Experimental Ruby Laser

This is an experimental ruby laser made in 1963 at Ohio State University. Edward Damon, a researcher at the University’s Antenna Laboratory, made this and several other lasers during his investigation of Theodore Maiman’s ruby laser experiments of three years earlier.
In addition to replicating Maiman's 1960 experiments, Damon wished to explore variations of the ruby laser. Unlike Maiman's laser, this laser does not use a spiral flashlamp to energize the ruby crystal. Instead, Damon placed three linear flashlamps parallel to the rod-shaped laser crystal. Firing these lamps simultaneously provided energy to the crystal. The laser also demonstrates a water cooling technique still used in some lasers today.
Currently not on view
Object Name
date made
Physical Description
aluminum (overall material)
glass (flash tube material)
ruby (crystal material)
xenon (fill gas material)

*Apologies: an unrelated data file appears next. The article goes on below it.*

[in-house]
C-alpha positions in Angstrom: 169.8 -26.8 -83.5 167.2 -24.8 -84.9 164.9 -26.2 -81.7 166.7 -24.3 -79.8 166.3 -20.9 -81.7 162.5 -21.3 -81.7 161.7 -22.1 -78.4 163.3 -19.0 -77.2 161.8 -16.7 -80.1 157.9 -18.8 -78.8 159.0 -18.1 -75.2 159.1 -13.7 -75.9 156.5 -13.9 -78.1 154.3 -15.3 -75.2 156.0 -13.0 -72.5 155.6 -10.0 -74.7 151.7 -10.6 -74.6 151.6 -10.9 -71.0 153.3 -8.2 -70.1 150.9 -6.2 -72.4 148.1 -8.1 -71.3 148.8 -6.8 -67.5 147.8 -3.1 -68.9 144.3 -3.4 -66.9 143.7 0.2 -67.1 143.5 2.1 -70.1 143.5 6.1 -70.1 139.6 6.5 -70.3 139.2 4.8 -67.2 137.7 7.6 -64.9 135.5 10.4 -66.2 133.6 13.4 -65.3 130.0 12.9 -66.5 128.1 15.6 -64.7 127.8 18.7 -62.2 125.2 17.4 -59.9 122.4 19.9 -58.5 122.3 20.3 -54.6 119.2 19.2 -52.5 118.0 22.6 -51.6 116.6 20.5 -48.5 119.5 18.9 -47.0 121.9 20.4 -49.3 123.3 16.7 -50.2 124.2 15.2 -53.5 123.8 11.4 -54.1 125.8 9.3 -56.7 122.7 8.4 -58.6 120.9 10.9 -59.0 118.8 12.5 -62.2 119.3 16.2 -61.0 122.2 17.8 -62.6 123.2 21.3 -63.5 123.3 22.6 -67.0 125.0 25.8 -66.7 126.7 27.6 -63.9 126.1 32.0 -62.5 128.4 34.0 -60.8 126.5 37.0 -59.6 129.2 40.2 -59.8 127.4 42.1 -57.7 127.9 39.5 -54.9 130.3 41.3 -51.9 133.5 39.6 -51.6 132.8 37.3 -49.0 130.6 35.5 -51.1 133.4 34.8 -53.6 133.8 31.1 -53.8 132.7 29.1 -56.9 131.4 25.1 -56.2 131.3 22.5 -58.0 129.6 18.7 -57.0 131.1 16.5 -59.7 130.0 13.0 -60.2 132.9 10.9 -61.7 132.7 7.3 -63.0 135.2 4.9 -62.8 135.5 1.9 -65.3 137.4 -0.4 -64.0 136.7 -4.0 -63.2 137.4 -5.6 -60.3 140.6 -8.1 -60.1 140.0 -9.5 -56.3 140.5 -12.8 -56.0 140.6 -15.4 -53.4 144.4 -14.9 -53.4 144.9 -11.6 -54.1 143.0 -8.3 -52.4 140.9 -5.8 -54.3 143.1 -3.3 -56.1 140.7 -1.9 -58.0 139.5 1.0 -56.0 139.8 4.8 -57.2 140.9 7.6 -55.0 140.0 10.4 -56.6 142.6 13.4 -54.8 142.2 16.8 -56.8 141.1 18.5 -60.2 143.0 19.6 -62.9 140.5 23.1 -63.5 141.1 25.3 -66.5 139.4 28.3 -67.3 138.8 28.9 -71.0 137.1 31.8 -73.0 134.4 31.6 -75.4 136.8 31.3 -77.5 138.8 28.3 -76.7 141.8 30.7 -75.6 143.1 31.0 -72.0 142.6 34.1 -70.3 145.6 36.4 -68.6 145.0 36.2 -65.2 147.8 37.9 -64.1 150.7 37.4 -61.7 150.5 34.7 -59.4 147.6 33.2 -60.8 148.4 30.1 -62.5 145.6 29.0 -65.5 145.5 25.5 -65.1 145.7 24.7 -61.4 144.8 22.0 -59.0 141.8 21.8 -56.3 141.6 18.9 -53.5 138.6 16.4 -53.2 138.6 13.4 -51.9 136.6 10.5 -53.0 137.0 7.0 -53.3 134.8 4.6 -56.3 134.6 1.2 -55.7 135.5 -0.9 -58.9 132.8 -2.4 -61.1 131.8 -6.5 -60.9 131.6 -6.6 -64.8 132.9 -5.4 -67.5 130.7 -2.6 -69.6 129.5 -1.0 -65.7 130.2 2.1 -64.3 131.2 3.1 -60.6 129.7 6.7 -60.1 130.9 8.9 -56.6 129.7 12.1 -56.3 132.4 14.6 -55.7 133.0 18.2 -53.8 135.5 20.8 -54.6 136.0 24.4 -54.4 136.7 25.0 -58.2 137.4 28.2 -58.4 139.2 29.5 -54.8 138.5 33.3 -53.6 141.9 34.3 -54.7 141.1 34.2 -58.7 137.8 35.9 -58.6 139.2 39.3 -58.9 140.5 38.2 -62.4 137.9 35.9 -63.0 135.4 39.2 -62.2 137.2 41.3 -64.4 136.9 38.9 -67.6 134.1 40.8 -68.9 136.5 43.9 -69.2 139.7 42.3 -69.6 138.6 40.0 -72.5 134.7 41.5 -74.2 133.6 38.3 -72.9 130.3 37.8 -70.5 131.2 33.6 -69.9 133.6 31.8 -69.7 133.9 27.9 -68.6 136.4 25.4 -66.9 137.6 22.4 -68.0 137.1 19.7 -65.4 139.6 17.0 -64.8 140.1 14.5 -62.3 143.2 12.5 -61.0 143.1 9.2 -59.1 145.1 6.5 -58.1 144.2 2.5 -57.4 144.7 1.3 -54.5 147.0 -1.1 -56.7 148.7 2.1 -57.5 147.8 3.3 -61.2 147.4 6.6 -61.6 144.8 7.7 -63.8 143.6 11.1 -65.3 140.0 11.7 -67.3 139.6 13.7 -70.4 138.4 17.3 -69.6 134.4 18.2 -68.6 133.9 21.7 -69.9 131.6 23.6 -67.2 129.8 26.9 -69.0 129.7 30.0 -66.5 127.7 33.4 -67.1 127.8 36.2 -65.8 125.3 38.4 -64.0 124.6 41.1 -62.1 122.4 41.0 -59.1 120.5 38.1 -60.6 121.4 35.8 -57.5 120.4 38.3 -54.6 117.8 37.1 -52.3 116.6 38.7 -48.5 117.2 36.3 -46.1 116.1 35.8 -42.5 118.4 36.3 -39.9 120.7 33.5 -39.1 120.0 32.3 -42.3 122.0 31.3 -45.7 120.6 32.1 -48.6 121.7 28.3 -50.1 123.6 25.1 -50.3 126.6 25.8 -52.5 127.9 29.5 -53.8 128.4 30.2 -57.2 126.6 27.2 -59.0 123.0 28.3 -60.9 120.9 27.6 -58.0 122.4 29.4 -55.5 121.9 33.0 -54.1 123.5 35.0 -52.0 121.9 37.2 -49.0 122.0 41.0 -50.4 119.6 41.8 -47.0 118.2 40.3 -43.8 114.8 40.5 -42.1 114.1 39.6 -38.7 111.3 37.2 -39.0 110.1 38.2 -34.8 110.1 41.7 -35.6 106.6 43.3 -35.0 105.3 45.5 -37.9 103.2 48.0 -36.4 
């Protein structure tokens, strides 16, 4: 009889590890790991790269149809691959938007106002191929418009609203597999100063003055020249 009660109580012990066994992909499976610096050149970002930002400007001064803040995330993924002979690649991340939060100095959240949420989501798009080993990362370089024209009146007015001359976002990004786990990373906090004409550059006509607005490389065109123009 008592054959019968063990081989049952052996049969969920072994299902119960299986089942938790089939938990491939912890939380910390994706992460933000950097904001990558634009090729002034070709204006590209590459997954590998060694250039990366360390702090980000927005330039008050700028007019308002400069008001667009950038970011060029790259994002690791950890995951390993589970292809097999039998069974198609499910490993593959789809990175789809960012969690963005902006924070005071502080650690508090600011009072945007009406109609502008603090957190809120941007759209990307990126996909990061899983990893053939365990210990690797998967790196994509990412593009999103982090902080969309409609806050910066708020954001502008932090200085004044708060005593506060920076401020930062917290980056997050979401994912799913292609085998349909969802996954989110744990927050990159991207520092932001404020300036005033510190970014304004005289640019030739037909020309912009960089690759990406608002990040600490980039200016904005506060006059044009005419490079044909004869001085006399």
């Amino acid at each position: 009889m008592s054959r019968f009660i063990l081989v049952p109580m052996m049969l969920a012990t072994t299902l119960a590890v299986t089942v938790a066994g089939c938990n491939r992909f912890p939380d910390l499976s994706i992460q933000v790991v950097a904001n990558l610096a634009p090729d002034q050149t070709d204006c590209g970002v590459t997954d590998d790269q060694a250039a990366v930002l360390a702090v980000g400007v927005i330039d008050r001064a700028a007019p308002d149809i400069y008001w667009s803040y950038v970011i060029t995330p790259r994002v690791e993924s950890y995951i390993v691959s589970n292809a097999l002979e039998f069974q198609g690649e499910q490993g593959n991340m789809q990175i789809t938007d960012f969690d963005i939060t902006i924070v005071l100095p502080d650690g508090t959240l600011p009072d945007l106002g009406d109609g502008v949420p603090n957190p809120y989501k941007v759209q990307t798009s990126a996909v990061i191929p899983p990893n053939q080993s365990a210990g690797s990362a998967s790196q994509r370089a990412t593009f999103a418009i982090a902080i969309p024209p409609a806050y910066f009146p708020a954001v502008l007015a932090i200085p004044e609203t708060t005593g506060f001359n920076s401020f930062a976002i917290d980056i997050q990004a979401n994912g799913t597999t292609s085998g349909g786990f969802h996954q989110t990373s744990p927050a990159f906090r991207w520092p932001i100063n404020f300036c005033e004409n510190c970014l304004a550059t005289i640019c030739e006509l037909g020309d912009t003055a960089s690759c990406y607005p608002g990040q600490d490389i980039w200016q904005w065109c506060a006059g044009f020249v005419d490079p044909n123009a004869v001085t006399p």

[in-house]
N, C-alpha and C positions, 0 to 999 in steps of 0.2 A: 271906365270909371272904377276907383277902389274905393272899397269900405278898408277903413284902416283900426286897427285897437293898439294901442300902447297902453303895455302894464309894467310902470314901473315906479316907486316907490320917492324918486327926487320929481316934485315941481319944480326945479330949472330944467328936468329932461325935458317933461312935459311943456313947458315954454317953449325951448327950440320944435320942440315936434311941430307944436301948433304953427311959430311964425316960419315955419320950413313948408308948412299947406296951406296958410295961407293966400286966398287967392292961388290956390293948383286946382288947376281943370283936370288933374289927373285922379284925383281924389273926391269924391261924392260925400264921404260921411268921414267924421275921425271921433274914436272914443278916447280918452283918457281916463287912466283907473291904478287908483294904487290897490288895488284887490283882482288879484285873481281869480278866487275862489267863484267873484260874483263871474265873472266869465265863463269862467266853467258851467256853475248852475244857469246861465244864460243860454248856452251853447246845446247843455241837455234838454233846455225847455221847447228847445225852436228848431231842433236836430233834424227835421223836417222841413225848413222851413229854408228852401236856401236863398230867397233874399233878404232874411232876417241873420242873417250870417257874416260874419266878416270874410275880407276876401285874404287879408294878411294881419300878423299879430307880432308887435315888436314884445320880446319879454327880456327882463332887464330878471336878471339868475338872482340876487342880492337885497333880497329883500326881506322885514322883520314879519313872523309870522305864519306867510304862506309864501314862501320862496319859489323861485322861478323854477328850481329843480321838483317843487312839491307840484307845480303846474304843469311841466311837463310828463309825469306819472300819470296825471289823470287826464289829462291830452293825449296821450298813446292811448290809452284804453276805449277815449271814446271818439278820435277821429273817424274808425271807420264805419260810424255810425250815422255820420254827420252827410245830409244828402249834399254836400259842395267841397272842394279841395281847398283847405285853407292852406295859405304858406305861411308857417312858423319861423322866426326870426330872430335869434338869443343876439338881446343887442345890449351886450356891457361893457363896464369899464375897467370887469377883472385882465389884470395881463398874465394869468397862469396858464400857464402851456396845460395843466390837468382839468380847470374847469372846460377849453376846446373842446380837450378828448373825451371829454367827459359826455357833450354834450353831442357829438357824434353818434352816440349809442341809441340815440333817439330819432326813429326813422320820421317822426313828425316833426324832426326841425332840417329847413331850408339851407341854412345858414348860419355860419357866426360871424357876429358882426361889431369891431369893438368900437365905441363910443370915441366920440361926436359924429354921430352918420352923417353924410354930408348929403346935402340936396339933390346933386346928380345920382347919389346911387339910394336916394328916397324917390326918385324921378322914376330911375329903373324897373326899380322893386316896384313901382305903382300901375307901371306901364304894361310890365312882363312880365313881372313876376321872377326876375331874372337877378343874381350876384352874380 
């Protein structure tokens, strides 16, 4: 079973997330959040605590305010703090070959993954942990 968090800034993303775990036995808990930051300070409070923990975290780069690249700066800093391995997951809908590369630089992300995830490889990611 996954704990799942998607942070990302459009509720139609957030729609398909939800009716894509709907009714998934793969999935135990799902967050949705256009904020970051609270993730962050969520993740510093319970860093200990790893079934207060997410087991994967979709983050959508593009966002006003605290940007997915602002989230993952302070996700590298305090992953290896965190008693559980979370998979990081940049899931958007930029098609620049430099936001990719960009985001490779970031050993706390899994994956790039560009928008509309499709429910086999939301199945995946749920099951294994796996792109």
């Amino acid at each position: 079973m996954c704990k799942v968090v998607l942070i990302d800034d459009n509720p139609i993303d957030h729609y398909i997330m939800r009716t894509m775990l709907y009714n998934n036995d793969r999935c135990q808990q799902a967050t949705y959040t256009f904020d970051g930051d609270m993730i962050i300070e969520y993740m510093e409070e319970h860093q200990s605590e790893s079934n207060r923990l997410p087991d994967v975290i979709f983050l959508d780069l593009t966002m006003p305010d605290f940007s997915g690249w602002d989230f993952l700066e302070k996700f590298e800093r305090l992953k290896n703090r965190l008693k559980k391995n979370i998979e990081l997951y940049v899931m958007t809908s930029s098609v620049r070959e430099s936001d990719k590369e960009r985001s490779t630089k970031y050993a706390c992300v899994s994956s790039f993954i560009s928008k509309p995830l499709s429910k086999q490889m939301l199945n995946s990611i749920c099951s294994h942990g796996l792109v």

tungsten (electrode material)
brass (part material)
plastic (part material)
copper (part material)
overall: 8 1/4 in x 11 in x 6 in; 20.955 cm x 27.94 cm x 15.24 cm
laser on base: 7 1/2 in x 11 in x 6 in; 19.05 cm x 27.94 cm x 15.24 cm
cover: 4 1/2 in x 11 in x 6 in; 11.43 cm x 27.94 cm x 15.24 cm
ID Number
accession number
catalog number
Energy & Power
Science & Mathematics
See more items in
Work and Industry: Electricity
Data Source
National Museum of American History, Kenneth E. Behring Center
Credit Line
from the Ohio State University ElectroScience Laboratory, thru John Volakis, William J. Shkurti and Stuart Collins
Additional Media

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